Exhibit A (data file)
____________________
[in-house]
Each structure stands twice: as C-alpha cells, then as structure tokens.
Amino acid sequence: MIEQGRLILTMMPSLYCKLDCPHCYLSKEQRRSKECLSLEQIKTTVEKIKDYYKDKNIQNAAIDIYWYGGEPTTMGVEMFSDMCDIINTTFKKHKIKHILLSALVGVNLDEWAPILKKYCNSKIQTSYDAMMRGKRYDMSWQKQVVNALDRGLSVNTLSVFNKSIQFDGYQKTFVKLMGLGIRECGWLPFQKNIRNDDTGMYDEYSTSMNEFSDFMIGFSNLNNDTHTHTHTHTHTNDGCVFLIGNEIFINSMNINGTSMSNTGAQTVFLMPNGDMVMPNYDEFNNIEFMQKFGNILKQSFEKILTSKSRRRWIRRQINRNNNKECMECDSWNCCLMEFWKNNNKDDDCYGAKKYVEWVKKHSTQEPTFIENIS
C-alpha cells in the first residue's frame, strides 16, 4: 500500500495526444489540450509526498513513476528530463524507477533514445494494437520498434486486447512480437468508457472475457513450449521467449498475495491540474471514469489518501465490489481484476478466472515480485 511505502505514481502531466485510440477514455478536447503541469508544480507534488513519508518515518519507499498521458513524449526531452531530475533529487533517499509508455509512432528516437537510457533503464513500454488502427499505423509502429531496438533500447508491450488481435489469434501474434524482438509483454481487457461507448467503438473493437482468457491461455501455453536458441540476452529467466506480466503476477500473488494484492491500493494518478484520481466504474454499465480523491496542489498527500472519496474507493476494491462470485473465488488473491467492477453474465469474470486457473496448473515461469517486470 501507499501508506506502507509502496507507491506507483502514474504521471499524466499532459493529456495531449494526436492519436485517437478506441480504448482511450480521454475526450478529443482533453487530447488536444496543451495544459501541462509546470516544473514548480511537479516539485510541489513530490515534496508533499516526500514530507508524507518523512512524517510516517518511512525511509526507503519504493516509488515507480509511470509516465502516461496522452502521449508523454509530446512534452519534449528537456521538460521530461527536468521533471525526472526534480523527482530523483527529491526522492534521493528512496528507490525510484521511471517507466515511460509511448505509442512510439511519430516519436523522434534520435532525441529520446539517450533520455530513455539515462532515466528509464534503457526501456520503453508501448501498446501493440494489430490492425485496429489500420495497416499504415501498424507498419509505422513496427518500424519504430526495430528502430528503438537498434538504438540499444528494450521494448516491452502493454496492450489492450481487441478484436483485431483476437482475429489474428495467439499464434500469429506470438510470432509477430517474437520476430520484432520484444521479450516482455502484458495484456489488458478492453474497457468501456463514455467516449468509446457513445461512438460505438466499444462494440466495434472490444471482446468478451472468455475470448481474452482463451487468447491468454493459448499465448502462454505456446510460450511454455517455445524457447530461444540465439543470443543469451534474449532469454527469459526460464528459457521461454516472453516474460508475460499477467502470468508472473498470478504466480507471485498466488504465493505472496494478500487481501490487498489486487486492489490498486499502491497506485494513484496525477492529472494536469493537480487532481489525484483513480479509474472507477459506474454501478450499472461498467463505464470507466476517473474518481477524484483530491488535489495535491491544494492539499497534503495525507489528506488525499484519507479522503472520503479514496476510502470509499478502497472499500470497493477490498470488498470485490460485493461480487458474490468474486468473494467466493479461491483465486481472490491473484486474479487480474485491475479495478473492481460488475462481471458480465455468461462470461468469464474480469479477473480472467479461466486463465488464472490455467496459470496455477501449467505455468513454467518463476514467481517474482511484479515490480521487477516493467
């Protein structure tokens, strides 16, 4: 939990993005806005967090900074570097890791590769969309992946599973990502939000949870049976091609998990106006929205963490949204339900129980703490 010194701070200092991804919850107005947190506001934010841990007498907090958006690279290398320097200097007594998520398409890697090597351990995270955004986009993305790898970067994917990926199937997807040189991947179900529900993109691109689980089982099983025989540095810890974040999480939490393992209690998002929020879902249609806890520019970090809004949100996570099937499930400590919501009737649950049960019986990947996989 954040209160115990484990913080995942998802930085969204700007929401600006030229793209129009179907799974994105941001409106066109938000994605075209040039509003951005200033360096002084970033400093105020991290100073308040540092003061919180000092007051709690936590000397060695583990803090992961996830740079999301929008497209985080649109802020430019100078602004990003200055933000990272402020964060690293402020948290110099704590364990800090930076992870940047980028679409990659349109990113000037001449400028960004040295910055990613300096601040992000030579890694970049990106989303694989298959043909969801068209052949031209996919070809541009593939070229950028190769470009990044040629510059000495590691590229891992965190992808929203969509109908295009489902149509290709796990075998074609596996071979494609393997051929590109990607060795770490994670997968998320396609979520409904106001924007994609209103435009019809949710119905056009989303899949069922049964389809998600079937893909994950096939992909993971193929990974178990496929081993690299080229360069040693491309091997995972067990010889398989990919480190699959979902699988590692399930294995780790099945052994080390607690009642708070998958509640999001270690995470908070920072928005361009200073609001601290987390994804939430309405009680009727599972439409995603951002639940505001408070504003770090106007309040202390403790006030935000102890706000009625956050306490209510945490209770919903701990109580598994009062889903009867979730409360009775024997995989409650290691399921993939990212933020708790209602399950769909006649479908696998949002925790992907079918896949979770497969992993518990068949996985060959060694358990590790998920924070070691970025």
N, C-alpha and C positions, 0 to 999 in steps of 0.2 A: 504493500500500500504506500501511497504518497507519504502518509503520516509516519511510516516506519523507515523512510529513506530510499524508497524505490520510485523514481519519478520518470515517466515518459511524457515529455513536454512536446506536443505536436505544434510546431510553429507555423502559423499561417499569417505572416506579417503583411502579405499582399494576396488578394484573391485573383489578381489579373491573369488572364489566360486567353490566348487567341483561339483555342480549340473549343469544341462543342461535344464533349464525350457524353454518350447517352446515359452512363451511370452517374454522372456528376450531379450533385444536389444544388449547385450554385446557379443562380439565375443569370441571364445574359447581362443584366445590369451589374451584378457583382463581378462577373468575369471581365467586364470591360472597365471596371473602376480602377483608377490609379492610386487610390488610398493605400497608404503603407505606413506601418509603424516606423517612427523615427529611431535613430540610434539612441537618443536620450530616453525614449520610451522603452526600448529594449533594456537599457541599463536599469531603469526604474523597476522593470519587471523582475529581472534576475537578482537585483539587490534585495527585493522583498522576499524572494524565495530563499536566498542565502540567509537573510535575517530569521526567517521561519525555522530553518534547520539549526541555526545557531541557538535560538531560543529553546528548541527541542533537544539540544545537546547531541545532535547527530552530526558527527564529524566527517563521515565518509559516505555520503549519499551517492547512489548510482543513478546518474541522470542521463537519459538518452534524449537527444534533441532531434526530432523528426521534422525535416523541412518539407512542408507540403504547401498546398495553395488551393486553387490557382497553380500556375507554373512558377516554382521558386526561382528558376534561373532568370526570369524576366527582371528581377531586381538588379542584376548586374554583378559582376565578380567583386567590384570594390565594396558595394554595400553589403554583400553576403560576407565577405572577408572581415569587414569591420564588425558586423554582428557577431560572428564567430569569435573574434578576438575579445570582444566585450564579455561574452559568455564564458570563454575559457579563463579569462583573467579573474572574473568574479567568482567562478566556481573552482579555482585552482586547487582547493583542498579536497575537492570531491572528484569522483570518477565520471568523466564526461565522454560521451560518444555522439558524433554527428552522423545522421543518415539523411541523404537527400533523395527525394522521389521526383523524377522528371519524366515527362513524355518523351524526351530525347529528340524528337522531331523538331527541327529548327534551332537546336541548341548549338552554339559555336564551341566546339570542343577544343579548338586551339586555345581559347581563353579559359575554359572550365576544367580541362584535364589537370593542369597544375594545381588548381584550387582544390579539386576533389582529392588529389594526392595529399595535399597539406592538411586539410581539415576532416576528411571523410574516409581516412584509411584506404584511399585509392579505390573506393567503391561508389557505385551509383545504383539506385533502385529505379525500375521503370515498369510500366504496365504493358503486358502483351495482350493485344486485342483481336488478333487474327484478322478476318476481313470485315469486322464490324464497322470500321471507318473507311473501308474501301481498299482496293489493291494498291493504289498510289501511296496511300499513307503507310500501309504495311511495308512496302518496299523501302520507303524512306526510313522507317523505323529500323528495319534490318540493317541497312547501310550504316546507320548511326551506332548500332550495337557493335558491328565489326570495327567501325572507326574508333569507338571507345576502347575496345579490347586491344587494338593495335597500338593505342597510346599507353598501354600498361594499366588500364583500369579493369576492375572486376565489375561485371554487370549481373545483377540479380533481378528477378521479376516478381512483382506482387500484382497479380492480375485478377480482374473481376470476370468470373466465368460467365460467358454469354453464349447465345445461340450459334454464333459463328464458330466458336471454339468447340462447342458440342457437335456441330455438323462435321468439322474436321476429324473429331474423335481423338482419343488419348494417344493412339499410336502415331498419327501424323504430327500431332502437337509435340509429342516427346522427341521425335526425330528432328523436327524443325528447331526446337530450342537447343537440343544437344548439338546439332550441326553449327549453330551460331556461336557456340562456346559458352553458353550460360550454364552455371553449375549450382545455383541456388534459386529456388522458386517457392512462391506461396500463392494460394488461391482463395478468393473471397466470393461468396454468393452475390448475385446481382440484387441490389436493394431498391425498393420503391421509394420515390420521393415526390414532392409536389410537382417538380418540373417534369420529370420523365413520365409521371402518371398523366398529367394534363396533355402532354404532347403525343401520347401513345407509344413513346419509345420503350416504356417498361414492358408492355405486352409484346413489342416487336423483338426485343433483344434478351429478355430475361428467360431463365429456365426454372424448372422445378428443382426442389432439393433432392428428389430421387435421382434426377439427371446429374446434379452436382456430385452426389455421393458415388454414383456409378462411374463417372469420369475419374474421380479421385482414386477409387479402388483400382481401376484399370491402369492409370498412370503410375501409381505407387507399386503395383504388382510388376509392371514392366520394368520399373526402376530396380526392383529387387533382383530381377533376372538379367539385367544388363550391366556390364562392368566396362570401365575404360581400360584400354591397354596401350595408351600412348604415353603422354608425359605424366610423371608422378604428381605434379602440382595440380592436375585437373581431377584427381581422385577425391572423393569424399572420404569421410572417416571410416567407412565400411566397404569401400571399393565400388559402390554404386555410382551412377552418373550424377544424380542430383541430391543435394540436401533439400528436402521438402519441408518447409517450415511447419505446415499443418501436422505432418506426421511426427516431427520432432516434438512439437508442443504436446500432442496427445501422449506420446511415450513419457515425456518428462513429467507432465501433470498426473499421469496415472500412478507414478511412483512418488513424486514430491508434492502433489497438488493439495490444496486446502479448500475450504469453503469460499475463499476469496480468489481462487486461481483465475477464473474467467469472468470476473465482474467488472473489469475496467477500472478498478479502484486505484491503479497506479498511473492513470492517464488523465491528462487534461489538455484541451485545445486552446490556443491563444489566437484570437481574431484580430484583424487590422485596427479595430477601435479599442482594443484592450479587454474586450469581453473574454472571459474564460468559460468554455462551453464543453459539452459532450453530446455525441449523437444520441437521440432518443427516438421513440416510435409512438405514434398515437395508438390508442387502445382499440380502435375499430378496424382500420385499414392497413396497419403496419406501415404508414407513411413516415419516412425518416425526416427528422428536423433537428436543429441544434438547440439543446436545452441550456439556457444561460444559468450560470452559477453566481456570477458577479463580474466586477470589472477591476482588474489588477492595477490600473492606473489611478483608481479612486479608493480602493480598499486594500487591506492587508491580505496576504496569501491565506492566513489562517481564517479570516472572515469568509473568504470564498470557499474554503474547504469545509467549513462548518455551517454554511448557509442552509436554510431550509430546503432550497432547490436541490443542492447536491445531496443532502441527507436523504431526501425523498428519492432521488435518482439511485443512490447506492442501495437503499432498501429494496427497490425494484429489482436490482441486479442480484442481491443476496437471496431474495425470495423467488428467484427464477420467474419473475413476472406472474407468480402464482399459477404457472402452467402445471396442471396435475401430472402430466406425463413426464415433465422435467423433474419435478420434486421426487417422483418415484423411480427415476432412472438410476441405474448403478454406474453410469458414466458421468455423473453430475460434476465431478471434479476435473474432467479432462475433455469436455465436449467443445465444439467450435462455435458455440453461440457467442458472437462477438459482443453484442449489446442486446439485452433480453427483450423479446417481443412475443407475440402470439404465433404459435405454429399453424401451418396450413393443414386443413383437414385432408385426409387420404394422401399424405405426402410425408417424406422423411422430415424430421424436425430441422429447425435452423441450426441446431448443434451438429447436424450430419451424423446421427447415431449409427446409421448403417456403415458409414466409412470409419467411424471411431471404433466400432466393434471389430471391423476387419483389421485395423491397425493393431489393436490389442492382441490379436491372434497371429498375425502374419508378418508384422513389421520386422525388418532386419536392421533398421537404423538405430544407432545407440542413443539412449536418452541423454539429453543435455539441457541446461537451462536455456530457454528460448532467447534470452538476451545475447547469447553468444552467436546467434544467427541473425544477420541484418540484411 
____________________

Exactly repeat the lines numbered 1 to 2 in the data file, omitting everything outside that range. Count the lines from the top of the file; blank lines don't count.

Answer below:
[in-house]
Each structure stands twice: as C-alpha cells, then as structure tokens.